|François Pierre Ami Argand|
François Pierre Aimé Argand
5 July 1750|
Geneva, Republic of Geneva
24 October 1803 (aged 53)|
|Residence||Geneva and England|
|Known for||Oil lamp|
Horace-Bénédict de Saussure|
Antoine de Foucroy
Francois Pierre Ami Argand was born in Geneva, Switzerland, the ninth of ten children. His father was a watchmaker, who intended for him to enter the clergy. However, he had an aptitude more for science, and became a pupil of the noted botanist and meteorologist Horace-Bénédict de Saussure. He published several scientific papers on meteorological subjects while in Paris in his late twenties. He took a teaching post in chemistry and developed some ideas for improving the distillation of wine into brandy, and, with his brother, successfully built a large distillery.
During this period, in 1780, he started to invent improvements on the conventional oil lamp. The basic idea was to have a cylindrical wick which air could flow through and around, increasing the intensity of the light produced. A cylindrical chimney enhanced the air flow and a series of experiments gave the proportions for optimum operation. A mechanism for raising and lowering the wick allowed some adjustment and optimization as well. The light was much brighter than a candle (by a factor of five to ten), burned cleanly, and was cheaper than using candles.
In 1783, Argand met Montgolfier brothers Jacques-Étienne and Joseph-Michel in France and became closely involved with his sensational experiments to devise a hot air balloon. When he was there, his acquaintance Antoine-Aroult Quinquet, to whom he had shown an early prototype, began to manufacture the lamps himself, with minor change, and successfully fought a protracted legal battle for patent infringement.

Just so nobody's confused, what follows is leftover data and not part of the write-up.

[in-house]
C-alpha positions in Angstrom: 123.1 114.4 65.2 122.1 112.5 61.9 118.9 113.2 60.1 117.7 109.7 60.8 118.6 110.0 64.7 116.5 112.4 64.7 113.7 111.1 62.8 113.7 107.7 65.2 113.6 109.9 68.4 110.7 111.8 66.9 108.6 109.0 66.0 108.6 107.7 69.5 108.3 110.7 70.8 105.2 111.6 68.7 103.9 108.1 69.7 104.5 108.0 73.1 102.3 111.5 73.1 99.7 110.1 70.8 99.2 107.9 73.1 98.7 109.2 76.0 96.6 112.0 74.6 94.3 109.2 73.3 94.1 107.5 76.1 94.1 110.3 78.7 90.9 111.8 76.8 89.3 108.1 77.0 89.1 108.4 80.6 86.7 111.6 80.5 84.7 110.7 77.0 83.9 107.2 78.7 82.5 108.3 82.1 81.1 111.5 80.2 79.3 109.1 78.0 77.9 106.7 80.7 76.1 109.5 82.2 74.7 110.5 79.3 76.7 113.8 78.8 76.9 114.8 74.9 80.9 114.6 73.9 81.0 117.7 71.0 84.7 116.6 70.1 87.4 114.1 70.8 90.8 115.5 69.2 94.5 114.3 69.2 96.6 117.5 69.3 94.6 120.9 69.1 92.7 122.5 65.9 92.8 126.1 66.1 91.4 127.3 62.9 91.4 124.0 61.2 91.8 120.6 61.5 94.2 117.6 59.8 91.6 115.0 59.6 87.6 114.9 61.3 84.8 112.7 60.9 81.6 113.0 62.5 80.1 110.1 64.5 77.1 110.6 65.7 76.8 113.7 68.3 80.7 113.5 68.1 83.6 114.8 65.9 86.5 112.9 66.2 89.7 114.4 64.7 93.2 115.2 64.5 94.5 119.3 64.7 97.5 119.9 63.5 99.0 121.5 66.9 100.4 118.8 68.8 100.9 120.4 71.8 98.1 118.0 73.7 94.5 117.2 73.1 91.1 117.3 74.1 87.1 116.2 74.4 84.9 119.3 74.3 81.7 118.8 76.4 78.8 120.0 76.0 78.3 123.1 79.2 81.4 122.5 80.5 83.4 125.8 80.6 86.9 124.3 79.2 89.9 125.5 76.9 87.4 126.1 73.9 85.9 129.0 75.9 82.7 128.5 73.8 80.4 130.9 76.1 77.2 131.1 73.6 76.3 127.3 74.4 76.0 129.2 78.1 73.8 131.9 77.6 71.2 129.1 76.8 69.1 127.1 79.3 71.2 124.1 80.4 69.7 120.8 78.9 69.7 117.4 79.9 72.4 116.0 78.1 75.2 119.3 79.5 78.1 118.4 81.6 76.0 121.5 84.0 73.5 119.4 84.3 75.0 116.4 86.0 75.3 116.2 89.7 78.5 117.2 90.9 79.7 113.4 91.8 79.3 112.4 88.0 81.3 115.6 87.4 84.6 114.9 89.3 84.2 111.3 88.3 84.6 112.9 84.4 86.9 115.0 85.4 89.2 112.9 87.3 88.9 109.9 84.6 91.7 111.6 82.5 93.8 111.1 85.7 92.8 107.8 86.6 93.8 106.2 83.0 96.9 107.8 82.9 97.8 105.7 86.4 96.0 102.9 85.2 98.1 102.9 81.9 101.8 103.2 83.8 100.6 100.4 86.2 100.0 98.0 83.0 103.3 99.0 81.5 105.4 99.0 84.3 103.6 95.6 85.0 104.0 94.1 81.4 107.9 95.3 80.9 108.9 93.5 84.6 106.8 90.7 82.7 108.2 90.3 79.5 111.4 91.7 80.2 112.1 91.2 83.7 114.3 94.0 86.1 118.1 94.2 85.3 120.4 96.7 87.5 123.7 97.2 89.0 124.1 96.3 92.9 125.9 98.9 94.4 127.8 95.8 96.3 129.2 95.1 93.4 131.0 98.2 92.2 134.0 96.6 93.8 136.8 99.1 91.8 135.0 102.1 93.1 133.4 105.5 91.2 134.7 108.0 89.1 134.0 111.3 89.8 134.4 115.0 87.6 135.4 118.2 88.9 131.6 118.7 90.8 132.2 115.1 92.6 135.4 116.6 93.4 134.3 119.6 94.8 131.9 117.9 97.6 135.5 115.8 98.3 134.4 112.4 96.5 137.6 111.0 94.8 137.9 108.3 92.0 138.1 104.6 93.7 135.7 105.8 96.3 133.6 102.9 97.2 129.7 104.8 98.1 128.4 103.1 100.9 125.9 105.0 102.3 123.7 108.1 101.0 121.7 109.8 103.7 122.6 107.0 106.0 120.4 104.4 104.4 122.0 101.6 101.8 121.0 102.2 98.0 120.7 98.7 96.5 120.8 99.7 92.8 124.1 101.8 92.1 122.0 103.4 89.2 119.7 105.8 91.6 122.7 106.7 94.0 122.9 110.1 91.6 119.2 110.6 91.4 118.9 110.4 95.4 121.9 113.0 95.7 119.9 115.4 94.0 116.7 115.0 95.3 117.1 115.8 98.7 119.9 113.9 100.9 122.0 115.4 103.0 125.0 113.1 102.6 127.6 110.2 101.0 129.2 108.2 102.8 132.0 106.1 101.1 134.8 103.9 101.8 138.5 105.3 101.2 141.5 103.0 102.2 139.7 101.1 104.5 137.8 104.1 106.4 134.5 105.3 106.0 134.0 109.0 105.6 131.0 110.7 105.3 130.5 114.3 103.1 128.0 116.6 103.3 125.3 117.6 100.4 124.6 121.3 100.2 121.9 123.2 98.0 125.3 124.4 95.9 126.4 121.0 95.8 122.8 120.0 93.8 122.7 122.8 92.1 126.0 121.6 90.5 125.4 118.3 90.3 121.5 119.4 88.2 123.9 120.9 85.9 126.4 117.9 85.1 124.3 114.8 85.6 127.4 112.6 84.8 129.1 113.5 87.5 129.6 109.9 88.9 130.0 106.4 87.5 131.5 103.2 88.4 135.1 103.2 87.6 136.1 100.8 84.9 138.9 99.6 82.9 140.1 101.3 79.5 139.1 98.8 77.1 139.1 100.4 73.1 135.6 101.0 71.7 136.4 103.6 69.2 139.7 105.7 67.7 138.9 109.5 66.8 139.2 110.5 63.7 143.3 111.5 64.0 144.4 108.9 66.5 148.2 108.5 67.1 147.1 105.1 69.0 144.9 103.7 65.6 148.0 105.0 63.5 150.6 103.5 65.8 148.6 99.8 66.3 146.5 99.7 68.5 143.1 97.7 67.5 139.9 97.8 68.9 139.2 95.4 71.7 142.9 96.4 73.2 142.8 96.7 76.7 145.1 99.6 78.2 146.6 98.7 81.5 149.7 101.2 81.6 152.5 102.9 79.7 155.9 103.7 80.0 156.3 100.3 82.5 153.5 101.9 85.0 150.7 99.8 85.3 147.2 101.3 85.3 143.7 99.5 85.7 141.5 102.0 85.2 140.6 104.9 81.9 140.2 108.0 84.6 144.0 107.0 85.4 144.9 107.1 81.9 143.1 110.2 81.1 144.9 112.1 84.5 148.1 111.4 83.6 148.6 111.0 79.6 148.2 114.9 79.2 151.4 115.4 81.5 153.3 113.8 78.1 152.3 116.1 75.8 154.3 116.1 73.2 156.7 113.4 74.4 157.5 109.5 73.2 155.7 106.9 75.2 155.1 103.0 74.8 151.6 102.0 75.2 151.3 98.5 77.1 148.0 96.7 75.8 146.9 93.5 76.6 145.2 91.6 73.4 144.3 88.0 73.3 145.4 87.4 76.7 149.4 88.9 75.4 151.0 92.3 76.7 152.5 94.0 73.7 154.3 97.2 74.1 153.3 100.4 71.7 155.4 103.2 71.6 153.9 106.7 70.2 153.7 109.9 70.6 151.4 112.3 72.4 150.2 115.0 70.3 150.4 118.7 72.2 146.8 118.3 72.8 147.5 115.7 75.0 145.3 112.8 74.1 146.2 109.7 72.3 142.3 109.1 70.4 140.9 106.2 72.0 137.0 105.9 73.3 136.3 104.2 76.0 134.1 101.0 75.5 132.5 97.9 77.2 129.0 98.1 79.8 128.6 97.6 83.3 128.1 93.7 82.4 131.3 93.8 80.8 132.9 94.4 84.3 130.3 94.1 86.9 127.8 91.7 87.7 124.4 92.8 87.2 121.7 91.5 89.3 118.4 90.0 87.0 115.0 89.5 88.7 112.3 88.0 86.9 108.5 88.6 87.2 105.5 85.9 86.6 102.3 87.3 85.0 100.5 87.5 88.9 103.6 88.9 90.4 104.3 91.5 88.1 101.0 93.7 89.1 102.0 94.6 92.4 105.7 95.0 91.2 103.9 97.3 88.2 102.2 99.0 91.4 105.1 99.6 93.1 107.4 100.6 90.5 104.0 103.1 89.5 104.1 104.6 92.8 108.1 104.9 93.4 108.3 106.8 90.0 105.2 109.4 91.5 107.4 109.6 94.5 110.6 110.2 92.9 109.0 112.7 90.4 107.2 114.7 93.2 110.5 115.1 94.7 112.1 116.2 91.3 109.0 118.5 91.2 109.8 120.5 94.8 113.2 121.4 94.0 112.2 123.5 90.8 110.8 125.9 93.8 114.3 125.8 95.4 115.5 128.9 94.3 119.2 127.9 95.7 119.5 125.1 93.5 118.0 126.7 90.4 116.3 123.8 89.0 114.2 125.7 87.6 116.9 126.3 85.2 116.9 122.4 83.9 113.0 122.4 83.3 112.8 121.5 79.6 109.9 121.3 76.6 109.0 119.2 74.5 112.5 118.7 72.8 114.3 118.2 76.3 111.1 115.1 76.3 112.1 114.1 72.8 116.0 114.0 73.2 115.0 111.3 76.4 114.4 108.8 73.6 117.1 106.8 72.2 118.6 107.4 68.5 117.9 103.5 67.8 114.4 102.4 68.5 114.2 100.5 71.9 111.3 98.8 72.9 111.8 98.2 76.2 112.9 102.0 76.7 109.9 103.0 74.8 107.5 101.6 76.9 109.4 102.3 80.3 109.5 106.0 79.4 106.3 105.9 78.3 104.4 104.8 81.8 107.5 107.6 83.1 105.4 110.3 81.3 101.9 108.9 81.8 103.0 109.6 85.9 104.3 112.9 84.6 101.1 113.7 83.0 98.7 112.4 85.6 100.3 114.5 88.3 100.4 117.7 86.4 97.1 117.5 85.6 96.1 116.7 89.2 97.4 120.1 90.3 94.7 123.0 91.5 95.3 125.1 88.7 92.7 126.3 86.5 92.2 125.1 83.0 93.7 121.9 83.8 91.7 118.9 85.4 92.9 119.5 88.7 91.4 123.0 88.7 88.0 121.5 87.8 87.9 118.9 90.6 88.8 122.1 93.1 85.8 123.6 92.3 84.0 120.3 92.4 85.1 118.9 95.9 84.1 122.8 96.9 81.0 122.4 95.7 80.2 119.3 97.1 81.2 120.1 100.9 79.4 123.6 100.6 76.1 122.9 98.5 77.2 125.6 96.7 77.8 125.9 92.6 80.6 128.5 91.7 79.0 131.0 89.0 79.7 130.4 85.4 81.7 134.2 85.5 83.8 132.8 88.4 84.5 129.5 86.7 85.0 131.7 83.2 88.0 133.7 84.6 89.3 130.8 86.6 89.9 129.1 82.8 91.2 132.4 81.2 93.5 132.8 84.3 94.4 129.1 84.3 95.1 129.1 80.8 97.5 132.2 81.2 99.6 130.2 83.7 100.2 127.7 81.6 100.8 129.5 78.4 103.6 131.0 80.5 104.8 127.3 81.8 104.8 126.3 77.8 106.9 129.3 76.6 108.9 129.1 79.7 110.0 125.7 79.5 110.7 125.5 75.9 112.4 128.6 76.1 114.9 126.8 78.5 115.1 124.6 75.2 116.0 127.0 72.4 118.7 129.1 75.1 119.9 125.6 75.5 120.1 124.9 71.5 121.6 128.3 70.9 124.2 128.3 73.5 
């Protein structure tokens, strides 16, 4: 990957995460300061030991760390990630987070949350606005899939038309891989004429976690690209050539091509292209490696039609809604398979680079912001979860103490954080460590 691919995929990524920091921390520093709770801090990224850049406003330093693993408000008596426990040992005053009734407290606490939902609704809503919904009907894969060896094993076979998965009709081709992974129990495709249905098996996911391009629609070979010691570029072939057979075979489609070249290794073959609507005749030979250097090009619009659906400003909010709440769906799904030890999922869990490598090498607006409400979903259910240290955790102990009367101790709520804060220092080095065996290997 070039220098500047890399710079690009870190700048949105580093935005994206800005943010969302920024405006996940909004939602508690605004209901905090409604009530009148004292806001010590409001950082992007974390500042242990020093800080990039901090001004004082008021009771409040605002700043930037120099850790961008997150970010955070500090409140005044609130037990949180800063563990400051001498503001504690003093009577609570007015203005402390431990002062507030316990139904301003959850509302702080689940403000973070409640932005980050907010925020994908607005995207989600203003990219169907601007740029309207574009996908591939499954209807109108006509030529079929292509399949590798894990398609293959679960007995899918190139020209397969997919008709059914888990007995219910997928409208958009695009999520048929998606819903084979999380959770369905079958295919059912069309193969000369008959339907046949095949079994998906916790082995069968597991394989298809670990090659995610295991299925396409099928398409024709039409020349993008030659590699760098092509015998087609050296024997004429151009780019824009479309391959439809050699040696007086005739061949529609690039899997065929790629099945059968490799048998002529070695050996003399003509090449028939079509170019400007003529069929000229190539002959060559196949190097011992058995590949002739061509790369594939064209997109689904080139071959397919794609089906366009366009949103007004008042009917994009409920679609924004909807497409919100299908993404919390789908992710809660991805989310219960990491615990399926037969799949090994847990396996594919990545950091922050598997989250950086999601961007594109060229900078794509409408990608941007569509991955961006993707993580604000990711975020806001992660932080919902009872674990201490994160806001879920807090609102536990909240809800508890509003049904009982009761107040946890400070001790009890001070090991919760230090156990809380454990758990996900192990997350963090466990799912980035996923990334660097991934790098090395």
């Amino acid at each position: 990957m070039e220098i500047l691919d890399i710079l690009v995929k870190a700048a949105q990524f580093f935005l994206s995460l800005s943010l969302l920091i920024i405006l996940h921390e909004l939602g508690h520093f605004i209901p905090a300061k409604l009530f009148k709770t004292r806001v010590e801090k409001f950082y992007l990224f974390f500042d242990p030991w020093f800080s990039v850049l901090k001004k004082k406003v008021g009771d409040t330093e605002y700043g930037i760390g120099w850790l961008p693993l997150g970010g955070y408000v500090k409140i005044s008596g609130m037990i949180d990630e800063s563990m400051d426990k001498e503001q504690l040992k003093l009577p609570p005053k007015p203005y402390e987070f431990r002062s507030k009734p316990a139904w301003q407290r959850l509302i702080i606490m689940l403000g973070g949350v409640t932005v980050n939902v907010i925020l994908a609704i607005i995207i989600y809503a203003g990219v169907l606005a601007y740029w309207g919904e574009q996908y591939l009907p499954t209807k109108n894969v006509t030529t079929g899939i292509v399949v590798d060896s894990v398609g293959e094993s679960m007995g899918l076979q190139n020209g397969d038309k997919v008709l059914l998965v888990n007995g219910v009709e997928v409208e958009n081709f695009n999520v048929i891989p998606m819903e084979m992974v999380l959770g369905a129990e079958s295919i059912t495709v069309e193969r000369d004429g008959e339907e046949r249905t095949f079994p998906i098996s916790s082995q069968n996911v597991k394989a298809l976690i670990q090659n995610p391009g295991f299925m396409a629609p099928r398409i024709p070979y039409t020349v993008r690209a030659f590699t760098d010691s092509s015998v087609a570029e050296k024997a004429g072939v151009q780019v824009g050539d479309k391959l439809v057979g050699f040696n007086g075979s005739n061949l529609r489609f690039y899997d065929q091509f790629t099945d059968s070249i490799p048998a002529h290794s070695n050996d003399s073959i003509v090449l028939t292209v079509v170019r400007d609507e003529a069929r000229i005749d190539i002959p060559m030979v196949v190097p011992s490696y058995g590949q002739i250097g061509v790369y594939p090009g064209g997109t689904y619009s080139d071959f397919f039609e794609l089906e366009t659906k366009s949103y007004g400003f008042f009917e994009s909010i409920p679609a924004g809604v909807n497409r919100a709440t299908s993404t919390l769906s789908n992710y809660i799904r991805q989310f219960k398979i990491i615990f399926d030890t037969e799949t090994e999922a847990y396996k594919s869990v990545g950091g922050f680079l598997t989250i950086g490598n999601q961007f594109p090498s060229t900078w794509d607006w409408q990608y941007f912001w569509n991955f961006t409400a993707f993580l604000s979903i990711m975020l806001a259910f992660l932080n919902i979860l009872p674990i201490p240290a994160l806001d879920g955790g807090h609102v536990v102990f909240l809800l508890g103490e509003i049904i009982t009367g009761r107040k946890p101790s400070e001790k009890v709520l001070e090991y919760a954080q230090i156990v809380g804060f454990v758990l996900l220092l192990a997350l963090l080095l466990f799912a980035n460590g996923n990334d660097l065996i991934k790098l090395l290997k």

Many problems attended the successful development of a lamp that could be a commercial success. Argand experimented with all of them, searching for practical compromises. The design manufacture of the wick was solved by a lacemaker. The type of glass to use next to the hot flame was a problem eventually solved. All available types of oil to use were tested, and methods to purify them for use were the subject of a number of experiments. Whale oil was eventually settled on, which eventually created an important new industry. The mechanism for holding the wick and moving it up and down went through many variations. Even the solder used to fabricate the oil reservoir was a problem when it was discovered that the soft solder joints leaked. The invention of the lamp did not consist, then, of only one invention, but rather of the improvement and development of a complete system of parts all working together, not unlike Edison's invention of the electrical lighting system that was to again revolutionize lighting over a century later.
In October of the same year, he determined to manufacture his lamp, in England. He eventually formed a partnership with William Parker and Matthew Boulton to manufacture the lamp. In 1784, he received a patent for his design. Argand also formed a close relationship with James Watt who performed some experiments on the lamp’s efficiency and advised him on waging his court battles.
The demand for the lamps was high, and the partners had many difficulties at first in manufacturing them, but they eventually became the standard source of illumination in homes and shops. Many imitators and improvers evolved new variations, and thousands of shops sprang up to produce them in the next decades. They were eventually displaced by the kerosene lamp in about 1850.
The invention of the lamp was not, in the end, profitable for Argand. He contracted malaria and suffered from it for twenty years before dying in Geneva at the age of 53.
Notes and references
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